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Late to the Party: Josh Reviews Atlanta Season One!

I’ve read a lot about how great Donald Glover’s show Atlanta was, but I never found the time to check it out.  But it’s stayed on my to-watch list, and I am delighted to have finally gotten a chance to watch the first season.  It’s as fantastic as I’d heard!

The show was created by Donald Glover, who also stars in the lead role as Earn, and who also wrote or directed many of the first season’s ten episodes.  This is a fantastic tour de force, and although the shows are very different, it reminds me a lot of what Aziz Ansari achieved with Master of None.  Both shows represent a powerful creative vision, bringing a very new type of TV show to the screen.

Atlanta follows the struggles of Earn, a young, poor man who talks his way into becoming the manager for his cousin Alfred (Brian Tyree Henry), who has started to make a name for himself as the rapper Paper Boi.  Earn has fathered a child with Van (Zazie Beetz), who the two are raising together, but he and Van aren’t married and, at various points in the season, aren’t even together as a couple.  Finally, Lakeith Stanfield plays Darius, Paper Boi’s bizarre friend and right-hand-man.

The show is loosely about Earn’s struggles with poverty and his attempts to succeed, for the first time in his life, in his new role as Paper Boi’s manager.  We also follow Earn’s on-again, off-again relationship with Van, and also Alfred’s struggles with his first brush at fame, which proves to be not entirely what he’d expected it to be.

But the show is at once much larger and much smaller than those plot points.  I was impressed how carefully Atlanta was able to focus on these wonderful characters, giving them each a lot of love and attention and fleshing them all out to great depth over the course of just these ten short episodes.  I was particularly pleased by the attention the show gave to Van.  She could easily have fallen to the side in favor of a focus on the three guys, but I loved that the show often paused to give her spotlight and agency.  I think my favorite episode of the season was the Van-focused “Value,” in which we follow her along on an awkward evening with a sort-of-friend (their very different social strata presenting one of many obstacles between the two), and then Van’s creative but ultimately failed attempts to beat a drug-test at work the next day.

Atlanta is technically a comedy, and there are some very funny sequences in this first season.  (The sight of Van accidentally popping the urine-filled condom in her own face in “Value” is not one I will soon forget!)  But Atlanta is truly rich as a drama, one focused on exploring many aspects of the African-American experience.  After watching this season, I read this quote from Donald Glover from the 2016 TCA press tour, promoting the launch of the show: “The thesis with the show was kind of to show people how it felt to be black, and you can”t really write that down. You kind of have to feel it.”  That statement brought the whole show into clear focus for me.  Mr. Glover and his collaborators more than succeeded, in my opinion.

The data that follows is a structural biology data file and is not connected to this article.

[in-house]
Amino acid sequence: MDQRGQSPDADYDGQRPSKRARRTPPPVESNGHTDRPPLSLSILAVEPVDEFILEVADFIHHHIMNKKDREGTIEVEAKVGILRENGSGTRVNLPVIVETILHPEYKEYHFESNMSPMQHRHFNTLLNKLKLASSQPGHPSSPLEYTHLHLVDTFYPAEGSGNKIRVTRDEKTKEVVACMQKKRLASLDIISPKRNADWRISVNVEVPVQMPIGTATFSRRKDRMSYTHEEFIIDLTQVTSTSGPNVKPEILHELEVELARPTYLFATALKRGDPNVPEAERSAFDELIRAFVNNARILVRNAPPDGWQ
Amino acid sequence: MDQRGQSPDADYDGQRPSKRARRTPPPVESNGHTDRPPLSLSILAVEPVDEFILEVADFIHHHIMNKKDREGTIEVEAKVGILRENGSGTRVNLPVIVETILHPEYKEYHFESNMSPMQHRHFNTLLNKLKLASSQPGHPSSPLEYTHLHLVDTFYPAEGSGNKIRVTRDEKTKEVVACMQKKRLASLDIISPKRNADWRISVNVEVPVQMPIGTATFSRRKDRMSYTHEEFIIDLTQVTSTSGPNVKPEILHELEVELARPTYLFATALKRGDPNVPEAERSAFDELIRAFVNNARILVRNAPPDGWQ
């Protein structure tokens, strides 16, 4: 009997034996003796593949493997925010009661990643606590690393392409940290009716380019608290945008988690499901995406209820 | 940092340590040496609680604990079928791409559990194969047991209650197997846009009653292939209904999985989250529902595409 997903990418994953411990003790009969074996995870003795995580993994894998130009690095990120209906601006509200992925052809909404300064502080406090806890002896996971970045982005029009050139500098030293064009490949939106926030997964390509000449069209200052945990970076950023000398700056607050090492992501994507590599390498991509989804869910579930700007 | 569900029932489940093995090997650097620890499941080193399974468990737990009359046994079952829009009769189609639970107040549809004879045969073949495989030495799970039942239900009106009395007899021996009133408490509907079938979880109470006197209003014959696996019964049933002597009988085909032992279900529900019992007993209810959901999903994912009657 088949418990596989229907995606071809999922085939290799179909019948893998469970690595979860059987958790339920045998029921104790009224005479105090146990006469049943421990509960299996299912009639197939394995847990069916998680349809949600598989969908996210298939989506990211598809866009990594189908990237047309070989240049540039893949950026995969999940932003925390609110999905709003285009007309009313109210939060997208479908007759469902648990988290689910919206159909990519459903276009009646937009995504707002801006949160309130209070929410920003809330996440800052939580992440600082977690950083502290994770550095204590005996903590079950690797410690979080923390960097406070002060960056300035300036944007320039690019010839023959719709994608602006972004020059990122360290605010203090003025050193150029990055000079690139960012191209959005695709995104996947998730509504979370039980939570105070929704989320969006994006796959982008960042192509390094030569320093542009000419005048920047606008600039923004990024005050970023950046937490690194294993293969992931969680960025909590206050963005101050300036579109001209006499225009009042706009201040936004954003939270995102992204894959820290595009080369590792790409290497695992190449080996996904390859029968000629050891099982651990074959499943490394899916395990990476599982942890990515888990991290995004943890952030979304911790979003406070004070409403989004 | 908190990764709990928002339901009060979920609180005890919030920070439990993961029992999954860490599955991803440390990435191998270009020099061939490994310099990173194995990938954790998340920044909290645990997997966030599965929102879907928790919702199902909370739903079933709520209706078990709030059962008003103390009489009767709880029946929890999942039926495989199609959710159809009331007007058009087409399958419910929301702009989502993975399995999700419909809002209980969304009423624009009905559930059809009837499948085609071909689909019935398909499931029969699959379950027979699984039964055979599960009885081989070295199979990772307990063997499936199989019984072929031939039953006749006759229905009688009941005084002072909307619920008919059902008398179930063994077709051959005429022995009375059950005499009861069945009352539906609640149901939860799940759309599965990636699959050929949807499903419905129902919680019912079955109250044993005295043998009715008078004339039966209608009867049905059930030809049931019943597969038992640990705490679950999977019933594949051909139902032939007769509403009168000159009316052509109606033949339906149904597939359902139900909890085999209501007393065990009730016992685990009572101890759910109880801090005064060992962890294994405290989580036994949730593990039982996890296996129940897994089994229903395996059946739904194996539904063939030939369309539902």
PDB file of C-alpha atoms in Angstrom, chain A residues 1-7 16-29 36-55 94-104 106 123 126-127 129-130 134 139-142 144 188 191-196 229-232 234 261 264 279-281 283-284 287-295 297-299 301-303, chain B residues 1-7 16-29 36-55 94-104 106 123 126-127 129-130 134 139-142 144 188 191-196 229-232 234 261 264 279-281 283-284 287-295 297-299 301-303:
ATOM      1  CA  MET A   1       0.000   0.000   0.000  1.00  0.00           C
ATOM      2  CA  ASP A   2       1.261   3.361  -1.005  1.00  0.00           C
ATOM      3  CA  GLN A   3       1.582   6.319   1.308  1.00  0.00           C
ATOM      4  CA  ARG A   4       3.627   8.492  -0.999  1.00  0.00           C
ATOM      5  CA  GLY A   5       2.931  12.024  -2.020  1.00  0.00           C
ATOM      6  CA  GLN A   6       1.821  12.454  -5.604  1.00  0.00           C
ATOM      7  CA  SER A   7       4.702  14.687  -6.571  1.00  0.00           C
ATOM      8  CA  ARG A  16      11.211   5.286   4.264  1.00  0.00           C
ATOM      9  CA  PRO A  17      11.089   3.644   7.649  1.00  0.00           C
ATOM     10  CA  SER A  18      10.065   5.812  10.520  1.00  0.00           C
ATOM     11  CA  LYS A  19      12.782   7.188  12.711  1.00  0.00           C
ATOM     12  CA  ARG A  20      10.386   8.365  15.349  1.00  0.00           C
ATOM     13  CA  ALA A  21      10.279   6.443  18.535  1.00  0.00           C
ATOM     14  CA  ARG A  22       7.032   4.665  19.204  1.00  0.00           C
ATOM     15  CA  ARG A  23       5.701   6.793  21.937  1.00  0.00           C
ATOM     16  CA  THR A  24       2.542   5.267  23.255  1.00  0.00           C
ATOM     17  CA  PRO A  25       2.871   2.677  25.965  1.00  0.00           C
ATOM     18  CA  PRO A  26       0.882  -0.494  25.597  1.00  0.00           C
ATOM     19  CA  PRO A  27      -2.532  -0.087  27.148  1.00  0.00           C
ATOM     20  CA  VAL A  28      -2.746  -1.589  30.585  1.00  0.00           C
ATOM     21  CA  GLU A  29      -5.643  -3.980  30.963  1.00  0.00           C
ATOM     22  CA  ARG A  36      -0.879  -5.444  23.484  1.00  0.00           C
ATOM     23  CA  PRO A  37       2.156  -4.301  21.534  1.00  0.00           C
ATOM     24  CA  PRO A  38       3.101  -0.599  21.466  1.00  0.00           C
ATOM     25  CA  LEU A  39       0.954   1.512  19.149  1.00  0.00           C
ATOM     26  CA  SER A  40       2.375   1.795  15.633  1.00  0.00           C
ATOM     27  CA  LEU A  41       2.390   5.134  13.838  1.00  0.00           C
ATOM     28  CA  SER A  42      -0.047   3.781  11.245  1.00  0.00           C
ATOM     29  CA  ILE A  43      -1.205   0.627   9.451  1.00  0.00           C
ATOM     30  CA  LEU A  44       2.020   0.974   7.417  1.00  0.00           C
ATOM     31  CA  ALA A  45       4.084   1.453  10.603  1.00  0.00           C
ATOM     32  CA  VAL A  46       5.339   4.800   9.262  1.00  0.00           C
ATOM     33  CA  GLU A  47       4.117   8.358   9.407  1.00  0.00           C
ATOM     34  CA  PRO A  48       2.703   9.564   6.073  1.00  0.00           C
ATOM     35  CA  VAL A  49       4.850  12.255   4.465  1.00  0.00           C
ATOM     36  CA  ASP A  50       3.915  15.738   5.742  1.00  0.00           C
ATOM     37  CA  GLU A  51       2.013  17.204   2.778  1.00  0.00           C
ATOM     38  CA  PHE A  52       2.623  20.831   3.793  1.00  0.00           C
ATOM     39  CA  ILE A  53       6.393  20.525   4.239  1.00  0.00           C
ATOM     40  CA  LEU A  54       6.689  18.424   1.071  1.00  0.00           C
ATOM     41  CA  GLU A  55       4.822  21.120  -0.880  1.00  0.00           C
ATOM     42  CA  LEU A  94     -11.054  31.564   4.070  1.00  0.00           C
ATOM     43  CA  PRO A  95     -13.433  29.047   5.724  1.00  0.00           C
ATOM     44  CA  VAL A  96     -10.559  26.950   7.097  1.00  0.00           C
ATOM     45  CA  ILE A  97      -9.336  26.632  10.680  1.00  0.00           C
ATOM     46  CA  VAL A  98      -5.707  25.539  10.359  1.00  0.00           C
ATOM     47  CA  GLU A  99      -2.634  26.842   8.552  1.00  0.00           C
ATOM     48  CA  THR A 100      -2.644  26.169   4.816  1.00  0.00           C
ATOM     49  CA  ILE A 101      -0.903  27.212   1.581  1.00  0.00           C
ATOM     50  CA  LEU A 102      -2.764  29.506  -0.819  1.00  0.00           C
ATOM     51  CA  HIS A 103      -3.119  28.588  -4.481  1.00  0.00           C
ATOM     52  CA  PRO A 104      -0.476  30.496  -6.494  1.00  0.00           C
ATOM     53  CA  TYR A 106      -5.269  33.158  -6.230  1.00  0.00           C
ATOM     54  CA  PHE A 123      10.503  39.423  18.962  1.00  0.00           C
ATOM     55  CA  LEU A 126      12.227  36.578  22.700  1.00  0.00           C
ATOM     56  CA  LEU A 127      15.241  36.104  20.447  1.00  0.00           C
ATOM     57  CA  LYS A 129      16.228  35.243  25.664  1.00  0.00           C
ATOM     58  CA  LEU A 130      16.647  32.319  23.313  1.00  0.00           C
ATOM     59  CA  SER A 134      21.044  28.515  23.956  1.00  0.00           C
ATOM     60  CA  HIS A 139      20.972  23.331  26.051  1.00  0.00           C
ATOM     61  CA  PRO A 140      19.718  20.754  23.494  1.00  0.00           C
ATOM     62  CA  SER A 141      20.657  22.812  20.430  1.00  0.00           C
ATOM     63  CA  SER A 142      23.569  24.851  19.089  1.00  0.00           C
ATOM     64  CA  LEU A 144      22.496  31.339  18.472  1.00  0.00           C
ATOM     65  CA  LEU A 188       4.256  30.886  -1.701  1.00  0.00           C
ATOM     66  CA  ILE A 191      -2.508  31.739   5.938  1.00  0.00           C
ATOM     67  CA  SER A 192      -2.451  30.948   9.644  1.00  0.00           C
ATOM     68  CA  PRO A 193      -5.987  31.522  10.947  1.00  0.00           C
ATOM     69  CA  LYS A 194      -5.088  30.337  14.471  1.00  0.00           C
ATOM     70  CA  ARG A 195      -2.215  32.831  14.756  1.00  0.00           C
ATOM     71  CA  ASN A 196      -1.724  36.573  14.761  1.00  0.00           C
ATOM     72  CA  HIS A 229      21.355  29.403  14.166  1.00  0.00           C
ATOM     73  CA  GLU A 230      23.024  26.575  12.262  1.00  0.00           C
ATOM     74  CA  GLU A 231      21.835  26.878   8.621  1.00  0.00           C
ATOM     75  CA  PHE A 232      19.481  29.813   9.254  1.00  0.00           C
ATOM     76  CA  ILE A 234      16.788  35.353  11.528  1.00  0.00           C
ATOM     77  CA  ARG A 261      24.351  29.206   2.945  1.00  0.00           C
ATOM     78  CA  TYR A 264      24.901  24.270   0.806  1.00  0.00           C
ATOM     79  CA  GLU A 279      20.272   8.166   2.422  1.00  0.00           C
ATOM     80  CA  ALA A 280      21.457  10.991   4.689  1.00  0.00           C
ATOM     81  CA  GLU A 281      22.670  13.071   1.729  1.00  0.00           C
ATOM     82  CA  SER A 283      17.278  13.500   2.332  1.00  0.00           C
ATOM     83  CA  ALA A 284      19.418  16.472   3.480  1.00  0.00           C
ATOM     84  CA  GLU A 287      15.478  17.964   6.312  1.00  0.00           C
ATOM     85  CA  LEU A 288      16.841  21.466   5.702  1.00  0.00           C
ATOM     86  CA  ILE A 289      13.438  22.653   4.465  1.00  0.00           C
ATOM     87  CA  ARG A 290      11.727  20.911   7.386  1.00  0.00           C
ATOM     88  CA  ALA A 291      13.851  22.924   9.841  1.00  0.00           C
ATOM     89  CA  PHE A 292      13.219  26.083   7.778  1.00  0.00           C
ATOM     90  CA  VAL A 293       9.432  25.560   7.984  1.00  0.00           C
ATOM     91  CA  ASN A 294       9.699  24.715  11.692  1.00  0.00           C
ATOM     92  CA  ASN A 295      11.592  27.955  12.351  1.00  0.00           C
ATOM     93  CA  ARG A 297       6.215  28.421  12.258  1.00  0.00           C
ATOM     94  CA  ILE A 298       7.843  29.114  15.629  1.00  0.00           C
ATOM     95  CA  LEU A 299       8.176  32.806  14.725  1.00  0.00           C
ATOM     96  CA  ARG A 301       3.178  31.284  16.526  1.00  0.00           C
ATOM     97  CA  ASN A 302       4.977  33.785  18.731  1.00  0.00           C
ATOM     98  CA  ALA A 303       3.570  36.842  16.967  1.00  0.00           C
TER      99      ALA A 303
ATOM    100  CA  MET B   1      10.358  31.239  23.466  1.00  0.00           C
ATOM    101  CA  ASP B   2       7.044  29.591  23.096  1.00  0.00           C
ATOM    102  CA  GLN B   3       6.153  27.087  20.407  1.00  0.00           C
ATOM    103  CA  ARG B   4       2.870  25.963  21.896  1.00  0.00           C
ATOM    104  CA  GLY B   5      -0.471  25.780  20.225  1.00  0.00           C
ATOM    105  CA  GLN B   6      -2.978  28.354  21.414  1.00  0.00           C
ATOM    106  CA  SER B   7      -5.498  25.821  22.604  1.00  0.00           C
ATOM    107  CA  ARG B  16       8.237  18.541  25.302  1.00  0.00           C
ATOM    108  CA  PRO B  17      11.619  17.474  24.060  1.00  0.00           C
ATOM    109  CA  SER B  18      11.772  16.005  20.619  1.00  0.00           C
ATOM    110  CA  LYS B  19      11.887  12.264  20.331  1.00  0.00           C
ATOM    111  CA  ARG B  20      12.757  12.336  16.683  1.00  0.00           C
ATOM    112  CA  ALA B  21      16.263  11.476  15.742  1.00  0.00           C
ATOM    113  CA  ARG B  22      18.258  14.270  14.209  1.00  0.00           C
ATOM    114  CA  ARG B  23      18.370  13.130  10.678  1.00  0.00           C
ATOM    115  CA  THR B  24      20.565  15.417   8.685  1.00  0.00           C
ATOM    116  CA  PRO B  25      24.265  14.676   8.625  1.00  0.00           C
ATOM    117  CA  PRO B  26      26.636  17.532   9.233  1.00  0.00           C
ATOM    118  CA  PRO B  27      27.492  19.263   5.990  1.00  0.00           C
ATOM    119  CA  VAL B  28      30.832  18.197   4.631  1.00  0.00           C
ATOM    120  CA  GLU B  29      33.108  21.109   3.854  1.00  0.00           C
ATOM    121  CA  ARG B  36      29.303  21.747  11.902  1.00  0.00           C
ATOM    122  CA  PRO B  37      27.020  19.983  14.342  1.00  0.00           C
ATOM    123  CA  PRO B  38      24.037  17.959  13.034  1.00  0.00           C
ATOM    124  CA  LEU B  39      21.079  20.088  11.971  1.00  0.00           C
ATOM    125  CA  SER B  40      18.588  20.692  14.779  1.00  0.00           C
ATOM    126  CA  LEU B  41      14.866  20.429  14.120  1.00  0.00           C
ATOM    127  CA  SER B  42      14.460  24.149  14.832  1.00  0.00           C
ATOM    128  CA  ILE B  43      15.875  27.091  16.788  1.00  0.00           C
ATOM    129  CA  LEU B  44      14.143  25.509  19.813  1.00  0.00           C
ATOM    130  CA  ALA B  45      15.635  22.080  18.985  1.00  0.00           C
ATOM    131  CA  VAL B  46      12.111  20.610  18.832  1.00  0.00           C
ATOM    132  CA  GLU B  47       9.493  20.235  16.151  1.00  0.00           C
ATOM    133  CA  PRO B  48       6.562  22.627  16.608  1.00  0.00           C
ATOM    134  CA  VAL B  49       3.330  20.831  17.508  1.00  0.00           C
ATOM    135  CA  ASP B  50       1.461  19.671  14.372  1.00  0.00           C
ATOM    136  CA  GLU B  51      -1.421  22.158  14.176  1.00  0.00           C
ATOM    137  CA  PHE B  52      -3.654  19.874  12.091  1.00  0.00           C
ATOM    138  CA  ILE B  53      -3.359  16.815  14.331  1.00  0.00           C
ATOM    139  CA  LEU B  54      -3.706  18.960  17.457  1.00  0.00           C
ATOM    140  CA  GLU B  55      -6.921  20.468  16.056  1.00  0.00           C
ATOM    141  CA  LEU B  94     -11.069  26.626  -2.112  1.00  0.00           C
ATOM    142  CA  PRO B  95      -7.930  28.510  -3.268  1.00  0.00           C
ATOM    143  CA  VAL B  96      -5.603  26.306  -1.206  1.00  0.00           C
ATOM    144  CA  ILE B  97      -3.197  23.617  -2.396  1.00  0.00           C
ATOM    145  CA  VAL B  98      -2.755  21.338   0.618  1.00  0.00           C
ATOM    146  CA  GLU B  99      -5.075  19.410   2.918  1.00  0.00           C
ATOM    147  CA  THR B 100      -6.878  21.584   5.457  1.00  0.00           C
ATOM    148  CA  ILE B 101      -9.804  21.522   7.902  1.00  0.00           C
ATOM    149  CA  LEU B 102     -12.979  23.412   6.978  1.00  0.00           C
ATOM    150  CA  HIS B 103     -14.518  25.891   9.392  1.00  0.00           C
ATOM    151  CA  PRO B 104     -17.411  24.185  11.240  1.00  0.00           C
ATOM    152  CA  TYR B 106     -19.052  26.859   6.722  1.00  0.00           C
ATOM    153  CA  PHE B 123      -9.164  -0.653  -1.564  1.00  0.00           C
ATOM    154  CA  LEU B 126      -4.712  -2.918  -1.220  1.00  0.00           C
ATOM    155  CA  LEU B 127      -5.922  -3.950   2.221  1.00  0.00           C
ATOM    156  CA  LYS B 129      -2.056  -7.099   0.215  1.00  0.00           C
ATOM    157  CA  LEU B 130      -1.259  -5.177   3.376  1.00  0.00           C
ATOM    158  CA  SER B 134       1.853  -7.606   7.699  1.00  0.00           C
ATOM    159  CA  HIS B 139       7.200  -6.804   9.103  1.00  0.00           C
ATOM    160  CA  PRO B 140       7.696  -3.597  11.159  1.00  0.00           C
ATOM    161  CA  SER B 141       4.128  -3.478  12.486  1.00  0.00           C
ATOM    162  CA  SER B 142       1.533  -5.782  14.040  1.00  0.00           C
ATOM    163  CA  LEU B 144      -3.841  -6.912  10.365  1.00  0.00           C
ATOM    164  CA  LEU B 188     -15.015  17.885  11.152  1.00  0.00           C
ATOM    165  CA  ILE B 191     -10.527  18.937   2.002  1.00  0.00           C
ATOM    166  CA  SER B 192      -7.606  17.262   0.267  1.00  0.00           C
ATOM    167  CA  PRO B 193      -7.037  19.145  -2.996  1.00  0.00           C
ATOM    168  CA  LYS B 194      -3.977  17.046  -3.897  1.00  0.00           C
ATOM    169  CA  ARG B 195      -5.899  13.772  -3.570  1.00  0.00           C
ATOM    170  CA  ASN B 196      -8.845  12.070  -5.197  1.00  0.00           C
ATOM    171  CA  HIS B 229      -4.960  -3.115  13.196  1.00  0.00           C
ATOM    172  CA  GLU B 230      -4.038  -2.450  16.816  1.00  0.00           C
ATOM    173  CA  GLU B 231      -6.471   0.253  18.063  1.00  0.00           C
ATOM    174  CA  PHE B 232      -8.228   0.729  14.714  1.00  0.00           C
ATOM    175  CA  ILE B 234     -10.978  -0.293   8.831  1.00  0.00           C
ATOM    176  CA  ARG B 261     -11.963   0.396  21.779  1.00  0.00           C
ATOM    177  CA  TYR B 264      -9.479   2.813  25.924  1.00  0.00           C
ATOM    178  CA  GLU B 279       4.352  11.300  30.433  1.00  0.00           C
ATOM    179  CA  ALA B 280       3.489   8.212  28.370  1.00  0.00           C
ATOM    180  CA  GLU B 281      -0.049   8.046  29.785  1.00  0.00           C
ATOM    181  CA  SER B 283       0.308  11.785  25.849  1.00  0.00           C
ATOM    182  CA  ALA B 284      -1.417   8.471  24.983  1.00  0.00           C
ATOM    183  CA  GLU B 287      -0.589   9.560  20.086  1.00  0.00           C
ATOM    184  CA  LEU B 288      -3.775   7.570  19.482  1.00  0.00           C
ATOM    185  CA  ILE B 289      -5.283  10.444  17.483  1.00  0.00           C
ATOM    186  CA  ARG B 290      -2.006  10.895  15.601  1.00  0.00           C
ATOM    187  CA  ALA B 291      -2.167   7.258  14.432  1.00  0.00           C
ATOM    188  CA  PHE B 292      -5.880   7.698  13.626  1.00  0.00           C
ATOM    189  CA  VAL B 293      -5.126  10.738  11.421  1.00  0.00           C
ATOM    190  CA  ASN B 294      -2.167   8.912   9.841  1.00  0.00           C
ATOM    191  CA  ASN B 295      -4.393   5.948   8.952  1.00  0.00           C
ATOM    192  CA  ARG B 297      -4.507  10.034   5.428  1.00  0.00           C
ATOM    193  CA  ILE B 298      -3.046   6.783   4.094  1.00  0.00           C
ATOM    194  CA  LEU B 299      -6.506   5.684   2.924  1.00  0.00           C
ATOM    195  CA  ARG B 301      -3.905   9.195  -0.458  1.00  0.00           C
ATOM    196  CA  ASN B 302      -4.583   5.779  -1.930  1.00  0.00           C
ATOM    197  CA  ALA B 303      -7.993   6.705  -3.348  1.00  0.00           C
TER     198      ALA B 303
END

There aren’t many white faces in Atlanta, and that’s great.  The show’s main cast is phenomenal.  Mr. Glover himself is, no surprise, a terrific center around which to structure the show.  He’s lovable and empathetic as Earn, even while the show doesn’t shy away from allowing him to do dumb or stupid or selfish things.

Brian Tyree Henry is magnetic as Alfred (Paper Boi).  He’s believable as someone who could be a successful rapper, and also as a schlub who’d rather hang out on his couch than do anything else.  He’s looking out for number one, but he also does his best to help his somewhat hapless cousin Earn on a number of different occasions throughout the seasons.  His character has poignancy (I was moved by his declaration at one point that: “I scare people at ATMs!  I have to rap!”) while also being very, very funny.  (Mr. Henry can do more with an eye roll than any other actor I’ve seen in a long while.)

Lakeith Stanfield plays Darius almost like he’s an alien inside human skin — he is delightfully daffy and offbeat, but he’s also earnest and loyal.  (I love that all of these characters are so well-rounded, with so many different facets.)  His line-readings are always somewhat off-kilter.  I wasn’t sure what to make of Darius after watching the first episode, but he quickly grew into someone I loved deeply.